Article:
Two weeks ago I wrote about getting a new desk chair to ease my ability to work from home since my employer and the surrounding cities and counties had ordered those who were able to do so to start right away in order to fight the spread of the novel coronavirus. That first order expired last Friday; they have all been extended. This isn’t going away like I thought it would.
At first, subconsciously, I think many of us in the Houston area treated the stay-at-home orders as a direction to do what we do when a hurricane comes: get your house ready, lay in supplies if you’re not going to evacuate, stay alert. That might explain the inexplicable run on water and meat and soft drinks and toilet paper at every grocery store, drug store, convenience store and purveyor of paper products all across God’s creation. When we lost electricity during Hurricane Ike it took three long days to get it restored here, but I have friends for whom it took three weeks, or longer. In the meantime we all assessed the damage and made repairs, or started to, and life was returning to normal.
No hurricane lasts this long. I think we didn’t really understand what we were in for when this started three weeks ago.
I work in television production for NASA’s Johnson Space Center, and we’d been directed to come to the office if that’s what was necessary to keep making the products we make. Since I do a weekly live television broadcast, I would have to come to the office, at least on that day, because that’s how you do these things. Well, we did that once, although we put me in a studio by myself instead of the International Space Station flight control room, as usual, to support a plan to protect the flight controllers who fly the station from exposure to the virus. By the following Monday our boss directed us all to figure out how to do the show without anyone having to come on site; we weren’t able to meet that goal, but we did scale it down to just one person and that wasn’t me—hence, the first episode ever in which America got to see a slice of my entry hallway at house.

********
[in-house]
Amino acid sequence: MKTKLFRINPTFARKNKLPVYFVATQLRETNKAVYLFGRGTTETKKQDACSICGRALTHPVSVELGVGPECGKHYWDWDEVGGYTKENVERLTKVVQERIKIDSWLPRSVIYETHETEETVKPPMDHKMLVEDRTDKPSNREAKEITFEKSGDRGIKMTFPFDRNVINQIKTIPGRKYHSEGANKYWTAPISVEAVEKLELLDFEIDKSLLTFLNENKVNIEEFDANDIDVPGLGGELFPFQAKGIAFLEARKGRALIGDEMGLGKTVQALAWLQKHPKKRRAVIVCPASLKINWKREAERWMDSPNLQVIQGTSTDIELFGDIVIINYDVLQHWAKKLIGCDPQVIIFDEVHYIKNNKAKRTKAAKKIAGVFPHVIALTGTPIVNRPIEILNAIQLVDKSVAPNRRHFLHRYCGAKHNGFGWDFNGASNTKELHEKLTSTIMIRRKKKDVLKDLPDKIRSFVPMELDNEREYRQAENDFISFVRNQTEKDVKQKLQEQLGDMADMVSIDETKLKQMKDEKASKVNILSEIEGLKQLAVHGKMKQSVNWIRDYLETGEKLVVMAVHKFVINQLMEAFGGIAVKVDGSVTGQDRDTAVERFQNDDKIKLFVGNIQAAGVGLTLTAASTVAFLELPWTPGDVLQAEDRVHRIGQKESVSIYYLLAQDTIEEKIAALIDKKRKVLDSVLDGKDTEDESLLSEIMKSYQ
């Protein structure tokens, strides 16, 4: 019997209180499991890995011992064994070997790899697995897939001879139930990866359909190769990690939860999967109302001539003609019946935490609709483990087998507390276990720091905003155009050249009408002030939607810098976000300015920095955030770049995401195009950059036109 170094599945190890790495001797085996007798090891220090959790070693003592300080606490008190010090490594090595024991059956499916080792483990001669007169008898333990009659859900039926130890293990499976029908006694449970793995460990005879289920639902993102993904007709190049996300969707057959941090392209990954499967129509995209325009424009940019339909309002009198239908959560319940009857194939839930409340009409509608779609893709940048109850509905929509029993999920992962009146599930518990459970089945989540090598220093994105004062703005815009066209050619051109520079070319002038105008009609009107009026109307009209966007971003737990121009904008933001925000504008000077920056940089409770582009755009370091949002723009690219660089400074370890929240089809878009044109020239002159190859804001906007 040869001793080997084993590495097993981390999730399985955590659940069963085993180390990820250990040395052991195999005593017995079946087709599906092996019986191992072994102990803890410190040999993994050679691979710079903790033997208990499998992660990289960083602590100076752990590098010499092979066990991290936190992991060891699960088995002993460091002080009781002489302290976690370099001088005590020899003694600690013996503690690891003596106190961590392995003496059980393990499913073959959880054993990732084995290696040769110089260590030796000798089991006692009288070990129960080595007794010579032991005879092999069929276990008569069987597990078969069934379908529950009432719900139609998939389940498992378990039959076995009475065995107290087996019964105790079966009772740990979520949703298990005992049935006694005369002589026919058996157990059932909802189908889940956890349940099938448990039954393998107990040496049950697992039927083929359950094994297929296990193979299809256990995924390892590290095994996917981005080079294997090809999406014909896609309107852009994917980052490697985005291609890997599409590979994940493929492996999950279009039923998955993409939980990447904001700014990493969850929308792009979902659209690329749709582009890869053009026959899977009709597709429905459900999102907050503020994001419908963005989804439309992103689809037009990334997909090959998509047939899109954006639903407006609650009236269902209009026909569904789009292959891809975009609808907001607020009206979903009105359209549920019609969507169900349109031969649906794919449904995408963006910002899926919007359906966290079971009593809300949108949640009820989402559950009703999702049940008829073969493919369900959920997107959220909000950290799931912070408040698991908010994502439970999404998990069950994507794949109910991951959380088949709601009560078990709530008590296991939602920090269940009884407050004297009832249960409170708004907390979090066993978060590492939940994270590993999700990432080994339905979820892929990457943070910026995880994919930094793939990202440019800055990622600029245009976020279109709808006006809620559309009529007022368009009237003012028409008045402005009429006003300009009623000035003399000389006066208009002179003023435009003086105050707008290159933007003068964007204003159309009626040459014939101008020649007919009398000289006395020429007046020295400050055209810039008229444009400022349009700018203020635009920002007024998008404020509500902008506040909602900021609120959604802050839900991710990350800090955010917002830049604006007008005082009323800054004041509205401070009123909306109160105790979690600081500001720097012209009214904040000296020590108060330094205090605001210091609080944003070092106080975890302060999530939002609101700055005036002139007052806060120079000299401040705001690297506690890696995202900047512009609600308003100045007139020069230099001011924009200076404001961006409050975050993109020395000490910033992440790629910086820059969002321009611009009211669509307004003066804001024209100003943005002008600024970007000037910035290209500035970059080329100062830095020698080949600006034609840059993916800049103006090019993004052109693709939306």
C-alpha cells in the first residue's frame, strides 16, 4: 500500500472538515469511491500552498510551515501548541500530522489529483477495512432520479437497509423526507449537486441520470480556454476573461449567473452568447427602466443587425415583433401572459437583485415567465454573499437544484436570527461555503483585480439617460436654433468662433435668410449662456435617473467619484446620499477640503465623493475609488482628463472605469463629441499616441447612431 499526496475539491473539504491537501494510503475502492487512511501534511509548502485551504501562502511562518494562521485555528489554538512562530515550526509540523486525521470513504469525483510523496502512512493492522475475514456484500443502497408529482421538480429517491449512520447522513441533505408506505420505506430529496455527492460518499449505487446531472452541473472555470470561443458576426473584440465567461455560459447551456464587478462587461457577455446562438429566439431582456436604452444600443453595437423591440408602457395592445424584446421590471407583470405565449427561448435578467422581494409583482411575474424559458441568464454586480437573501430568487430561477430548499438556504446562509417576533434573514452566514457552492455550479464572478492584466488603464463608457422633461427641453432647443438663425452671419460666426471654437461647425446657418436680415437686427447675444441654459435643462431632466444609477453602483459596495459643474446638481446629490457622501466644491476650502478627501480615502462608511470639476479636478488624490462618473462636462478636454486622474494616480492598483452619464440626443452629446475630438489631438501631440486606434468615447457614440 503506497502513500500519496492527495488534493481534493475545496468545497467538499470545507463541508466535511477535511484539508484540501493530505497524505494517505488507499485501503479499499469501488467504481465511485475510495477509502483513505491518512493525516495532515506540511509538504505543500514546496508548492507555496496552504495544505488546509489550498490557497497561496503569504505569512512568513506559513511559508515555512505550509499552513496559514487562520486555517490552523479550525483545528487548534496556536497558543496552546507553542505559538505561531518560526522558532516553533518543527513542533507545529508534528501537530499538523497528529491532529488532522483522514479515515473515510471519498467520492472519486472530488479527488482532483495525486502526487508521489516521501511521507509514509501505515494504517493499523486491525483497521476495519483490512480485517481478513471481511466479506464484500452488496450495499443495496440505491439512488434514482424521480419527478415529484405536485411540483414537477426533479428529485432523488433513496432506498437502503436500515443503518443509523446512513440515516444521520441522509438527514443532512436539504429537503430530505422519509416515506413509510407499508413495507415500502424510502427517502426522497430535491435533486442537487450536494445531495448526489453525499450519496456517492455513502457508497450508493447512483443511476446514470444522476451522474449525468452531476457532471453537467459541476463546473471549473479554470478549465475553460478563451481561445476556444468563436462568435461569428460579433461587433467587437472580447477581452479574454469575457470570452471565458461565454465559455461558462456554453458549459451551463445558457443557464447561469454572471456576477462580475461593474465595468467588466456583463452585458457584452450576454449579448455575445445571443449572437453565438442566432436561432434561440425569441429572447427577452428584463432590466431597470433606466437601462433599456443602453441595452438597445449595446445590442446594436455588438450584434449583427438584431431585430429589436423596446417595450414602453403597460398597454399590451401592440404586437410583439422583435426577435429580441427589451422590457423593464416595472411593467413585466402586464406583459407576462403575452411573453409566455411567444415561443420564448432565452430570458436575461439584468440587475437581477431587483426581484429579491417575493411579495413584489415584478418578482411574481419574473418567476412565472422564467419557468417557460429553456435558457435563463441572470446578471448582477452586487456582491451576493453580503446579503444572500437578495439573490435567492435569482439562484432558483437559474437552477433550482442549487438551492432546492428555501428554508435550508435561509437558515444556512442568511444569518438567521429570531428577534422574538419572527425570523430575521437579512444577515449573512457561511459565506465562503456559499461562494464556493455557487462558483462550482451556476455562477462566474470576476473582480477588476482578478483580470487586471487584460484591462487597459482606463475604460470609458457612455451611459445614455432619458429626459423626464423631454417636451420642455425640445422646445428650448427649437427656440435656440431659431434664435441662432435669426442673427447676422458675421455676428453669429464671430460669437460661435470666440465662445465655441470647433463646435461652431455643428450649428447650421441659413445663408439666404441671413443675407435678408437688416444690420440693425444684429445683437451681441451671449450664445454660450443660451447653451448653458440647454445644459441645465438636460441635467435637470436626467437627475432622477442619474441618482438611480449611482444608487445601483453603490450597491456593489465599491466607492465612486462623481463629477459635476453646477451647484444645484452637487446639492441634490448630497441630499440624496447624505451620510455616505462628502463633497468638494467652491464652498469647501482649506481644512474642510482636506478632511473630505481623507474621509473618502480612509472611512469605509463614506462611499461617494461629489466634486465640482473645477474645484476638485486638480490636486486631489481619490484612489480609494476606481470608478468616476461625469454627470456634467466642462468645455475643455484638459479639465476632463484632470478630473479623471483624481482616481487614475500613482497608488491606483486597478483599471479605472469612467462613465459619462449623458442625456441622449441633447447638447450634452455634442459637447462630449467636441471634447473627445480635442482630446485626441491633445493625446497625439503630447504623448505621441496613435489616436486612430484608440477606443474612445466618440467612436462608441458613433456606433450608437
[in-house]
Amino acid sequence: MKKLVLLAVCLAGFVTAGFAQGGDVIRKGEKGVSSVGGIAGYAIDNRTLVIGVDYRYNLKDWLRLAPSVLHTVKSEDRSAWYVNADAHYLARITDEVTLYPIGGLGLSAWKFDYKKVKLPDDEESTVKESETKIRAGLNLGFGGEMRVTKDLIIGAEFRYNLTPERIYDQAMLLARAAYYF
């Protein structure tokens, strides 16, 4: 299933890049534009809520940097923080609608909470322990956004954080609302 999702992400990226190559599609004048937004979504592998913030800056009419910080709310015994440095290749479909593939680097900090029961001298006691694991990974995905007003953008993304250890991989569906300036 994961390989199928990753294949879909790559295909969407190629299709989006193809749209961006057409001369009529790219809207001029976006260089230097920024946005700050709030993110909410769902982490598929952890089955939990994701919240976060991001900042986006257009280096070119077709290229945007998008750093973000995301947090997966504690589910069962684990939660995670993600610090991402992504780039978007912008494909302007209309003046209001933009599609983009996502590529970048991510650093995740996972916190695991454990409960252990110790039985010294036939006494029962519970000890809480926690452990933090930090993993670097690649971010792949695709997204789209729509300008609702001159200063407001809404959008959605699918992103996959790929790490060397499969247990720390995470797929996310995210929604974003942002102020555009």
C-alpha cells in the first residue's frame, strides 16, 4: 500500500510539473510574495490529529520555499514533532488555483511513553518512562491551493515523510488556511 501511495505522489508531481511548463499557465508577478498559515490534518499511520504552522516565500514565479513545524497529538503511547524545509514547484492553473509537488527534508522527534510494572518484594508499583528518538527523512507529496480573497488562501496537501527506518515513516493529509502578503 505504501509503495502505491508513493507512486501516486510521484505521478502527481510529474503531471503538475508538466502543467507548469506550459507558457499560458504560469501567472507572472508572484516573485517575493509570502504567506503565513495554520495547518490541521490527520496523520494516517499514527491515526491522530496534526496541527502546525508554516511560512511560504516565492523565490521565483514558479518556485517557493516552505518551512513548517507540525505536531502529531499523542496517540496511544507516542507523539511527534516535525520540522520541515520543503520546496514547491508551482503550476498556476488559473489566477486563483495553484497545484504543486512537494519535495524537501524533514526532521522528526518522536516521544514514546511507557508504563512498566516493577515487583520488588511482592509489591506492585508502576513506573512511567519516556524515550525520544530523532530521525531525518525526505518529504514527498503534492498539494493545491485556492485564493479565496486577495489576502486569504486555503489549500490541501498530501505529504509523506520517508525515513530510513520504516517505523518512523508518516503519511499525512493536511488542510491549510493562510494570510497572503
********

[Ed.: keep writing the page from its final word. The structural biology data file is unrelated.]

It wasn’t that we couldn’t figure out how to do our jobs differently, it was that—at least for me—I didn’t get that I would have to. Now I do. And I have realized that, had this happened a few years ago, the technology that’s necessary would not have been available to us. It wasn’t that long ago that most of America wouldn’t have had easy access to the audio and video conferencing hardware and software that we’re using all day every day right now. The Houston Chronicle’s technology editor Dwight Silverman has a great story in today’s paper making the case that “Working from home, learning from home and getting your entertainment at home will become the newer normal when this is over”.
Within my own family there’s an instructive cross-section of how America is dealing with COVID-19, which at this point does not include anyone who has become sick. There is a communications consultant, an accountant, a corporate manager, a salesman, and a customer service support specialist who, like me, are mostly doing their jobs routinely from home. There are a couple of elementary school teachers who are learning how to teach their classes online, and other parents who are teaching their own kids at home. The ones who work in restaurants and in-home child care are at work as usual, as are the banker and the computer chip manufacturer supervisor and the school district police officers and the owner-operator long-haul truck driver, and the one who has breast cancer finished her chemotherapy right on schedule. The dental assistants have reduced hours because their bosses are only handling emergencies, and the real estate agent says “work for me has come to an almost complete standstill,” as it has for her son who she recently brought into the business. Those who are retired are trying to adjust to not having the house to themselves any more.